Saturday, February 28, 2015

seemingly semiotic: two reader responses

no matter what, I'm only ever saying to you
what has already been said.
2/16: To acknowledge the author of a text is to attach an authority to it. The notion that meaning may be ascertained according to the will of its presenter -- the author -- invites the rebuttal of Roland Barthes, author (or rather, writer, owner, or dictator) of “The Death of the Author” and “From Work to Text.” In the first essay, Barthes transfers responsibility and credit from the writer of a work to its reader; in the second, he differentiates between the work (the tangible text, the gravity- and establishment-obeying component of a text) and the text (the dormant dimension that requires reader production). Put neatly by Barthes, “the work can be held in the hand, the text is held in language, only exists in the movement of a discourse." 

Barthes writes that giving a text an Author “[imposes] a limit on that text," subjecting it to absolute interpretation. Is it not more comfortable and valuable to turn to the Author, the arranger of past thoughts and experiences into a bouquet (flowers borne from previous flowers, but which are nevertheless unique flowers), for truth? For a truth that may elaborated/improvised upon by the reader? That “a text’s unity lies not in its origin but in its destination” does resonate with me; yet Barthes’s criticism calls for the emptying of the reader: “the reader is without history, biography, psychology."

What distinguishes the Text from its Work is, apparently, “its subversive force in respect of the old classifications.” Does this mean that the Text evades all labels and definition? Attempts to impose a single meaning onto a Text are futile. The Text’s “plural” identity draws from Barthes the words of a previously-possessed man: “‘My name is Legion: for we are many’” (Mark 5:9, 1329). How do Barthes’s musings, which so clearly challenge absolutes, apply to and undermine monotheistic beliefs? Then, Barthes describes the discourse that occurs in the “methodological field” between reader and writer, proposing that unconscious, “bored” consumption of a text is a result of one’s reluctance to “produce the text, open it out, set it going." Like a music score, the work remains dormant until it is “completed," not merely expressed, by the performer.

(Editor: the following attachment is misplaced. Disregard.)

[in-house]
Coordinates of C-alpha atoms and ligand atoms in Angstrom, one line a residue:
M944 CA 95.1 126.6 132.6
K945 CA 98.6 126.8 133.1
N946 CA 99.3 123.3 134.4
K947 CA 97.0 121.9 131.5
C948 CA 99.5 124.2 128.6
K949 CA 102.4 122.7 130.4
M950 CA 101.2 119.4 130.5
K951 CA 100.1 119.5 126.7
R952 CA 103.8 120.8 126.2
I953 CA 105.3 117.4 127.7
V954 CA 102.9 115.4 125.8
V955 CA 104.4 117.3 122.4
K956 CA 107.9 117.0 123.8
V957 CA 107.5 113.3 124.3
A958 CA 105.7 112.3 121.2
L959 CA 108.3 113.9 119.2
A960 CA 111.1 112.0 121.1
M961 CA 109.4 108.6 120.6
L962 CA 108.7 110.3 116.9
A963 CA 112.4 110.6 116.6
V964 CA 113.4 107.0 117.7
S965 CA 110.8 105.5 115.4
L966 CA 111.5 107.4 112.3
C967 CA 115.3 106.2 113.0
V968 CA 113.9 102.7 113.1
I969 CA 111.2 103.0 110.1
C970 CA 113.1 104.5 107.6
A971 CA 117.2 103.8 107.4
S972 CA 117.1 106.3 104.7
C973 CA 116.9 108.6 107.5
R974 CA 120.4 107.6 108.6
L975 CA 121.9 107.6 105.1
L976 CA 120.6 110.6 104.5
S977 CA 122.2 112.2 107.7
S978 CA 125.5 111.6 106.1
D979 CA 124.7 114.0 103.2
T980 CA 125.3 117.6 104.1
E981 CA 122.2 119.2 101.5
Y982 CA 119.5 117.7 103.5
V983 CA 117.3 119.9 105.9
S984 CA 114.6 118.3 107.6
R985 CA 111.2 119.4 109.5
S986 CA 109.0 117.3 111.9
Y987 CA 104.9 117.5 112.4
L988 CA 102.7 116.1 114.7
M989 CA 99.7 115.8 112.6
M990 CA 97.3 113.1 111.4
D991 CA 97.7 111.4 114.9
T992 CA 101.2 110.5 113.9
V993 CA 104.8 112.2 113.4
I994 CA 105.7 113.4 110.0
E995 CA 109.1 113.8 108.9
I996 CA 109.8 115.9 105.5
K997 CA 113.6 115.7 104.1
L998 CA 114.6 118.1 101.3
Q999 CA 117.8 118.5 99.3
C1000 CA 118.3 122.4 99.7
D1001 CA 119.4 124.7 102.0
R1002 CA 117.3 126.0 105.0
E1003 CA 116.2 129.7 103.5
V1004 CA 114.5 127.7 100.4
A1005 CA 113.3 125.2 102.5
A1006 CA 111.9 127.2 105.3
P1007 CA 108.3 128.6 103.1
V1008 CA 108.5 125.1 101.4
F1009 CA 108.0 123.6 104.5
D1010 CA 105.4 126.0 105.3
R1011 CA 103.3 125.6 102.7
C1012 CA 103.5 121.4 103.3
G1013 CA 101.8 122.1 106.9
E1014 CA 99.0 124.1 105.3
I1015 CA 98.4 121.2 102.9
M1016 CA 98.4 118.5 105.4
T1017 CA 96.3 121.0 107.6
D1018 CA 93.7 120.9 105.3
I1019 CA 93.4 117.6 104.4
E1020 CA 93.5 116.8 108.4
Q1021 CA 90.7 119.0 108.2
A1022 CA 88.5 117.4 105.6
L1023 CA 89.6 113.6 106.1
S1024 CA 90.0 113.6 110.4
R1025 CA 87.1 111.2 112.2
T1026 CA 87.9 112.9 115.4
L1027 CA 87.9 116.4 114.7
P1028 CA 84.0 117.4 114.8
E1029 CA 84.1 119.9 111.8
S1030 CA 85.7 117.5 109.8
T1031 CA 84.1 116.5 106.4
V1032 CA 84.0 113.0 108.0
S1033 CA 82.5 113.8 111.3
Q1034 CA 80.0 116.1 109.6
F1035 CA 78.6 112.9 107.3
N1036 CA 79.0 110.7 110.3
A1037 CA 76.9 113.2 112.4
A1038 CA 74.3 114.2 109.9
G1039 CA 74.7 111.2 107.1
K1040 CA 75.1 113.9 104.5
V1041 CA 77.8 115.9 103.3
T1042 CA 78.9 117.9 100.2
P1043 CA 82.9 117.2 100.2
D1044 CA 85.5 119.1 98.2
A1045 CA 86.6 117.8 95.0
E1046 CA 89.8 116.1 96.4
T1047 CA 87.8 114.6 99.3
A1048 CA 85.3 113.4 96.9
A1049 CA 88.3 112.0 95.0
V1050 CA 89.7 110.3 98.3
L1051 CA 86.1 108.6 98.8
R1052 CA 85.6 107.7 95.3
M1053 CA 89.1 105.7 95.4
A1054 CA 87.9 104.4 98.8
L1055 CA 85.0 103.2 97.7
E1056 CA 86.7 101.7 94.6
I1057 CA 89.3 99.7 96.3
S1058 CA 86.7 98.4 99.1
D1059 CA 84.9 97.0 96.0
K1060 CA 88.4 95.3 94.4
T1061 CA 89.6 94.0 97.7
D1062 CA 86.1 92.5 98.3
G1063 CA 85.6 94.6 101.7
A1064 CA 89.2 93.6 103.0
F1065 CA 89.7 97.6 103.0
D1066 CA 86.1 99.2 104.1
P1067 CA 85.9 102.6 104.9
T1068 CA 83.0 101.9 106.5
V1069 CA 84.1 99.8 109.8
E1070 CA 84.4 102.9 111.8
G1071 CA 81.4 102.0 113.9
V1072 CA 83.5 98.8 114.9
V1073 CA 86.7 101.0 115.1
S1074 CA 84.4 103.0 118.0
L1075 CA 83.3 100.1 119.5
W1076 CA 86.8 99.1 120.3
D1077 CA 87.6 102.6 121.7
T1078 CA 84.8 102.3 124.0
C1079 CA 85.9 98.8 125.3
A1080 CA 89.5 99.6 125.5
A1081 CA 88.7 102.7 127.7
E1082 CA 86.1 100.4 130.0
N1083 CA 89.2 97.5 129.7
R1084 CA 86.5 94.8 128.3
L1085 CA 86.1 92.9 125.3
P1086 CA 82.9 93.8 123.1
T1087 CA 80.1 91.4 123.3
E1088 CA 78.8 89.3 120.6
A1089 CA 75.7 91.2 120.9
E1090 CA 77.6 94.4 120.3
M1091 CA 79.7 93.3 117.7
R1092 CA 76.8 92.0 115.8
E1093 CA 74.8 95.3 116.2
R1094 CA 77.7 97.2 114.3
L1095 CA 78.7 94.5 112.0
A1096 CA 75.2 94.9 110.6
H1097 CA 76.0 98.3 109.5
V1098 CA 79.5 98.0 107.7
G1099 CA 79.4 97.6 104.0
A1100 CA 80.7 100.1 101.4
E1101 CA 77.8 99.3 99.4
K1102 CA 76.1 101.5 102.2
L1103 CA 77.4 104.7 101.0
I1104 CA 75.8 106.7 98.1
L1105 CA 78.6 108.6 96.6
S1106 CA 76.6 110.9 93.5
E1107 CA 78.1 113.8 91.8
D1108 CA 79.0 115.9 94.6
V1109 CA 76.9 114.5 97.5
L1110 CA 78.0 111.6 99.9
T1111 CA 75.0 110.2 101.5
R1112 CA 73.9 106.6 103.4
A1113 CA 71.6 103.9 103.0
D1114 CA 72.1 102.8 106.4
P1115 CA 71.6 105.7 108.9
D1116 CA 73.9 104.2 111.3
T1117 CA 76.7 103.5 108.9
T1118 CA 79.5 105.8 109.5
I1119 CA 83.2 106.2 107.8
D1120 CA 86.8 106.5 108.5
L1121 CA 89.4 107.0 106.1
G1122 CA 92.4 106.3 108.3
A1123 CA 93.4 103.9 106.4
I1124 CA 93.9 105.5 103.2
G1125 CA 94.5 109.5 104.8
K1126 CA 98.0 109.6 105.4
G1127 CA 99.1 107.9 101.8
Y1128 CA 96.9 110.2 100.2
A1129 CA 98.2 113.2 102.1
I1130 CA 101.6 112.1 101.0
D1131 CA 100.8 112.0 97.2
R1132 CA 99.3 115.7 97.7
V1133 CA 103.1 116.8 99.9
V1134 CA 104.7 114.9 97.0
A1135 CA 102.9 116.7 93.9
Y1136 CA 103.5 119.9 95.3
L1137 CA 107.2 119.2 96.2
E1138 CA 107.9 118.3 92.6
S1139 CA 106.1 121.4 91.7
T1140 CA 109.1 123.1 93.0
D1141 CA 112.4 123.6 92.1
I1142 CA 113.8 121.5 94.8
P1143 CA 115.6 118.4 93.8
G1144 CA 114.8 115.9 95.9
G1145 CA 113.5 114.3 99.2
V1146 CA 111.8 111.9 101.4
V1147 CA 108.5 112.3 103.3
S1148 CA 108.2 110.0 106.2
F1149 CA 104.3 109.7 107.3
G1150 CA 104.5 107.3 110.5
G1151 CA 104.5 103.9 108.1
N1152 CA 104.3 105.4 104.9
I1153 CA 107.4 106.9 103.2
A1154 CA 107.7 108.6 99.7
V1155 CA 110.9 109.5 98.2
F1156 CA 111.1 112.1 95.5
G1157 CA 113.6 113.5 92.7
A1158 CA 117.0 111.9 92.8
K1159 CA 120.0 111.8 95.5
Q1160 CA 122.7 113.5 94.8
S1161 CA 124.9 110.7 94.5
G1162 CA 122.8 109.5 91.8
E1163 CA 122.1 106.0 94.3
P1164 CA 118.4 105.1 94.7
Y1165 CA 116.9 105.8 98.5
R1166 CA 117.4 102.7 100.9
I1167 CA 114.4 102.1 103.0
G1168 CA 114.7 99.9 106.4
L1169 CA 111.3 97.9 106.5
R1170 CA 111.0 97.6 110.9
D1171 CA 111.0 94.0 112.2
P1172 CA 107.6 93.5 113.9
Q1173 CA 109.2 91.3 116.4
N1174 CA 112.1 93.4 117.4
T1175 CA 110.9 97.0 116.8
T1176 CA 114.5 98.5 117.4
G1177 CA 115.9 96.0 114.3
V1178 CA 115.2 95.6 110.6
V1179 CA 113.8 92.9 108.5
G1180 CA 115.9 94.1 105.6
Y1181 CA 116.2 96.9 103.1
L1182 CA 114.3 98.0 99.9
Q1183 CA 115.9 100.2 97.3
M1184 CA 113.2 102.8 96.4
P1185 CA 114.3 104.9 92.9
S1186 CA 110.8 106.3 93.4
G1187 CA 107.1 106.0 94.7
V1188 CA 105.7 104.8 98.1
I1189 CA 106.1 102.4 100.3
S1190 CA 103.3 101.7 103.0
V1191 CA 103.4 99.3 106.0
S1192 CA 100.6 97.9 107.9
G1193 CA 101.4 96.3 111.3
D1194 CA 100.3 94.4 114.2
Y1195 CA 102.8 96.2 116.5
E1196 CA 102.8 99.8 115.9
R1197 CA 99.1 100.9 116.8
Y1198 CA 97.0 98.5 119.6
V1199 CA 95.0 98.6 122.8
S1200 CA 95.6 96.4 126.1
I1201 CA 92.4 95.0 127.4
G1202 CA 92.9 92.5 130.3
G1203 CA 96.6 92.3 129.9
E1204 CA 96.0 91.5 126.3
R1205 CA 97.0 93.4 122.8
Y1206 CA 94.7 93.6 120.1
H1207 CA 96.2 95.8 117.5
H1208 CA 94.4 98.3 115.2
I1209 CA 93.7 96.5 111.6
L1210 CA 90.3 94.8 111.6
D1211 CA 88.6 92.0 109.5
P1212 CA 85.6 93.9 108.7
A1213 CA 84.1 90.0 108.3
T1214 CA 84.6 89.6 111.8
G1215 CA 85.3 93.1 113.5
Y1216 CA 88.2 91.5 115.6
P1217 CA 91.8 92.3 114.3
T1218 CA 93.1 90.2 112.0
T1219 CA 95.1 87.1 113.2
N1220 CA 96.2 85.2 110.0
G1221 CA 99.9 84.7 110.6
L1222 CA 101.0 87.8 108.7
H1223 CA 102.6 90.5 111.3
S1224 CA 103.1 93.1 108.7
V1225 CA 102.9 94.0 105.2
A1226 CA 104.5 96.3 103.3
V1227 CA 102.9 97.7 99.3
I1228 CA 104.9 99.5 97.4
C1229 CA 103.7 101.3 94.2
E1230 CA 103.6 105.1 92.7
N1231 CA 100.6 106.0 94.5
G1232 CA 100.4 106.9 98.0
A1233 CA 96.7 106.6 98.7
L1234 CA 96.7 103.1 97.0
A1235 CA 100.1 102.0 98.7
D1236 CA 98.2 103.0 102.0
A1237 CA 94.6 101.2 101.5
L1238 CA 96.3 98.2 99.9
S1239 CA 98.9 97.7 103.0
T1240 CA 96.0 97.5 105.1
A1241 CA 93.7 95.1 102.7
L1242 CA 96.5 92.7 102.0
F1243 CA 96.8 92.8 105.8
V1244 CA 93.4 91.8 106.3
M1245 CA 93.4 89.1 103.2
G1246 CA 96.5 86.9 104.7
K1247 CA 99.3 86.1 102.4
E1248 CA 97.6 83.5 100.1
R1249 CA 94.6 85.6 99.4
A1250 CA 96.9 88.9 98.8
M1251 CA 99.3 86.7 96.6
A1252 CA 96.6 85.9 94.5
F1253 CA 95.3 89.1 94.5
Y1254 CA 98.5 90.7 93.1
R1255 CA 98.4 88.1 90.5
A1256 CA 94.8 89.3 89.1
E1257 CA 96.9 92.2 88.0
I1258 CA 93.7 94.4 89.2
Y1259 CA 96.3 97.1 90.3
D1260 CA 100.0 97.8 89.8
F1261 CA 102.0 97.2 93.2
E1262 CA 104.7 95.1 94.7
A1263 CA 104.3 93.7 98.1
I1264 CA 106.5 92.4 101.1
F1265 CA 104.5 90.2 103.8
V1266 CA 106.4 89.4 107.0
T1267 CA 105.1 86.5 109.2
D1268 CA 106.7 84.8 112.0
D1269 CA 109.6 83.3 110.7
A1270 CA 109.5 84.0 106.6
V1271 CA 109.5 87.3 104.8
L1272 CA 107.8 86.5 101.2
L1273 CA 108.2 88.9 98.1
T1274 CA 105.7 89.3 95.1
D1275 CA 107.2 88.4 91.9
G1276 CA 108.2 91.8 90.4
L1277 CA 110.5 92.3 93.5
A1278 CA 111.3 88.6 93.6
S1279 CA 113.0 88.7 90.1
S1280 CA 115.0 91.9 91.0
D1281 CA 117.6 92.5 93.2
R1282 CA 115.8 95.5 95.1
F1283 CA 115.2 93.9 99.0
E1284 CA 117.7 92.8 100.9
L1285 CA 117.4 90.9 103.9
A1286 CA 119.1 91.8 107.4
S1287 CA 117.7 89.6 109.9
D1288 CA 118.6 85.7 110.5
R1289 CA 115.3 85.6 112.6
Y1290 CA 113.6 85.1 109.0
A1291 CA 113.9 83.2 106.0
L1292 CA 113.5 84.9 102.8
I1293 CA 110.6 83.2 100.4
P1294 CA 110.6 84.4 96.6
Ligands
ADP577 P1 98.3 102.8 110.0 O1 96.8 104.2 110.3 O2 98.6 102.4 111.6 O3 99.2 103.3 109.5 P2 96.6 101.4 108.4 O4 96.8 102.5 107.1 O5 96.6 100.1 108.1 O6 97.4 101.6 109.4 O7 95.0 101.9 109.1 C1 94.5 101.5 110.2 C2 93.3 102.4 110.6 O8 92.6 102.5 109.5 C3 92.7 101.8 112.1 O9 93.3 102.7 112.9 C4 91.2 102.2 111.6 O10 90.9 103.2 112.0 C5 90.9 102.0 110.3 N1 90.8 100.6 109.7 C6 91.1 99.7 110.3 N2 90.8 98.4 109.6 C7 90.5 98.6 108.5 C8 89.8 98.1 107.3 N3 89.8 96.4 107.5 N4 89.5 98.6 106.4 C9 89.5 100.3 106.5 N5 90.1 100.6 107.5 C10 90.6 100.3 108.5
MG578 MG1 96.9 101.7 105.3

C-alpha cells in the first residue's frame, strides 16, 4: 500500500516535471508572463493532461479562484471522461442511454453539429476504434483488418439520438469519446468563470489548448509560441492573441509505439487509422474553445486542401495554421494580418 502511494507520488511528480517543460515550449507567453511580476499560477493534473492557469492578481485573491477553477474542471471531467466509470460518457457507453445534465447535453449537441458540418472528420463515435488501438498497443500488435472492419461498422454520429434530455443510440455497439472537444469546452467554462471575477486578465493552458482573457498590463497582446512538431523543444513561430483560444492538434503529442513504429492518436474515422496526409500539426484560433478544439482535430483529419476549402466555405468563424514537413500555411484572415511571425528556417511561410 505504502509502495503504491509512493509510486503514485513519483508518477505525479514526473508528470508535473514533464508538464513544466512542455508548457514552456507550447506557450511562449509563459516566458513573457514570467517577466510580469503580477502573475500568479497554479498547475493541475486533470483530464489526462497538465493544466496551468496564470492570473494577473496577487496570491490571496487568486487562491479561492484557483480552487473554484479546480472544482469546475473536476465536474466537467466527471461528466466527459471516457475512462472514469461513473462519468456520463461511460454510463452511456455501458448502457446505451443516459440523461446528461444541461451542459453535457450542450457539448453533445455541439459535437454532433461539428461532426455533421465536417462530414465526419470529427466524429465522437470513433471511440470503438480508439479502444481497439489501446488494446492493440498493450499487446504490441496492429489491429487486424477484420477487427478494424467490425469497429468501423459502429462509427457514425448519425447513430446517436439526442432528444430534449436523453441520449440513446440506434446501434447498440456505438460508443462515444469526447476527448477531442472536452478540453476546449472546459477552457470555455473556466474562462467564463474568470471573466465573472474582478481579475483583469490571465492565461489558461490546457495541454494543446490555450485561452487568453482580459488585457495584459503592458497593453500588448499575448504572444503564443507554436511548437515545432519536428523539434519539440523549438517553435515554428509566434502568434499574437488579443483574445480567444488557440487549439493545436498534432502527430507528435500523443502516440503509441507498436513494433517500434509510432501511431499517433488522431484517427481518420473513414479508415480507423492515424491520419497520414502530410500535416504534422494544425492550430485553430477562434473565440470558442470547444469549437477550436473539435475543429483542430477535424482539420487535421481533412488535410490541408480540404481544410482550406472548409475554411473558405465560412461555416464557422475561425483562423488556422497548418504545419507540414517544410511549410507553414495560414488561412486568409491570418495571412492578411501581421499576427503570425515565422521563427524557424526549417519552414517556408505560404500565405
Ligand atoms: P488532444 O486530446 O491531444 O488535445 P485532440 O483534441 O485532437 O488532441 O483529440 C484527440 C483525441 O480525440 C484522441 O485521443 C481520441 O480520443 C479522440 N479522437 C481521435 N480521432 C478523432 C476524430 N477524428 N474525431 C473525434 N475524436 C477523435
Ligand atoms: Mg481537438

2/24: What Heidegger presents in “Language” is a reversal of order. Man speaks language into being, like God his creation; rather, language speaks man into being. What use arises from shuffling man and language, A and B (what was the consequence of “man speaks language” -- C -- to begin with?). Heidegger dissuades us from seeking out a “generally useful view of language that will lay to rest all further notions about it” (986) and claims that “we do not want to get anywhere. We would like only, for once, to get to just where we are already.” Where we “are,” perhaps, is that place of “being,” escaping the endless conversion of past to future for the usually unsticky present. By thinking of our thoughts as by-products of the speech once attributed to them, do we draw closer to that state of simply being, where “we leave the speaking to language” (986).

If man and his world are the products of language, this must mean that language preceded man in existence. From where, then, did language originate? Proponents of language-preceding-man assent that “the word of language is of divine origin” (987). Thus, God begot word; word begot man. Heidegger accepts this answer for the sake of liberating the “question of origin” from logical “fetters” (987), and consults what he considers the purest form of speech: the poem. Apparently, poetry best captures the interplay between what we think and what language tells us. But poems are the most meticulously planned and precise presentations of language -- why does Heidegger consider that which was creatively crafted and manipulated by its producer to be the best representative of language’s control over man?

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